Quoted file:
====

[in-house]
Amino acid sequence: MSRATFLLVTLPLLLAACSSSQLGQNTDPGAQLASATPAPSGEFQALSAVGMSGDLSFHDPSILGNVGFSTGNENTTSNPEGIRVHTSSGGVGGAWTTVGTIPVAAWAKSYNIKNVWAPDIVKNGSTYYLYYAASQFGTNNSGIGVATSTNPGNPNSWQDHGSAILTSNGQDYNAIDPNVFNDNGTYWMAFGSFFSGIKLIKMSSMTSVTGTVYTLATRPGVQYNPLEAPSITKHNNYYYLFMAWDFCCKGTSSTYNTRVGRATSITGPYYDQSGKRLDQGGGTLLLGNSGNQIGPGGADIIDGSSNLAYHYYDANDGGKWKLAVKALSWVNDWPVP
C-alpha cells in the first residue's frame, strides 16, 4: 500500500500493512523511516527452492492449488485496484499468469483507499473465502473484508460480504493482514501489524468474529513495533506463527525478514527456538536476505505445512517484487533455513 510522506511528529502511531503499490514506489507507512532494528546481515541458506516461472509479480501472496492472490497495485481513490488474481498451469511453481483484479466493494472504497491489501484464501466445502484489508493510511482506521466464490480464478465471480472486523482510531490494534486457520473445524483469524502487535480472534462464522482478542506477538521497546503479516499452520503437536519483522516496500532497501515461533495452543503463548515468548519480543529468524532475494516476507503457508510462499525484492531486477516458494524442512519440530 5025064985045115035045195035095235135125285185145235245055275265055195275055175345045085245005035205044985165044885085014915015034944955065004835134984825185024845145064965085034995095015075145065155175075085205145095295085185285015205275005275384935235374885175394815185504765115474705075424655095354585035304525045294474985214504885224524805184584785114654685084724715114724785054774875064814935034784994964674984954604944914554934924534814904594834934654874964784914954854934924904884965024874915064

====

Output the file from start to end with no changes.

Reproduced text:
[in-house]
Amino acid sequence: MSRATFLLVTLPLLLAACSSSQLGQNTDPGAQLASATPAPSGEFQALSAVGMSGDLSFHDPSILGNVGFSTGNENTTSNPEGIRVHTSSGGVGGAWTTVGTIPVAAWAKSYNIKNVWAPDIVKNGSTYYLYYAASQFGTNNSGIGVATSTNPGNPNSWQDHGSAILTSNGQDYNAIDPNVFNDNGTYWMAFGSFFSGIKLIKMSSMTSVTGTVYTLATRPGVQYNPLEAPSITKHNNYYYLFMAWDFCCKGTSSTYNTRVGRATSITGPYYDQSGKRLDQGGGTLLLGNSGNQIGPGGADIIDGSSNLAYHYYDANDGGKWKLAVKALSWVNDWPVP
C-alpha cells in the first residue's frame, strides 16, 4: 500500500500493512523511516527452492492449488485496484499468469483507499473465502473484508460480504493482514501489524468474529513495533506463527525478514527456538536476505505445512517484487533455513 510522506511528529502511531503499490514506489507507512532494528546481515541458506516461472509479480501472496492472490497495485481513490488474481498451469511453481483484479466493494472504497491489501484464501466445502484489508493510511482506521466464490480464478465471480472486523482510531490494534486457520473445524483469524502487535480472534462464522482478542506477538521497546503479516499452520503437536519483522516496500532497501515461533495452543503463548515468548519480543529468524532475494516476507503457508510462499525484492531486477516458494524442512519440530 5025064985045115035045195035095235135125285185145235245055275265055195275055175345045085245005035205044985165044885085014915015034944955065004835134984825185024845145064965085034995095015075145065155175075085205145095295085185285015205275005275384935235374885175394815185504765115474705075424655095354585035304525045294474985214504885224524805184584785114654685084724715114724785054774875064814935034784994964674984954604944914554934924534814904594834934654874964784914954854934924904884965024874915064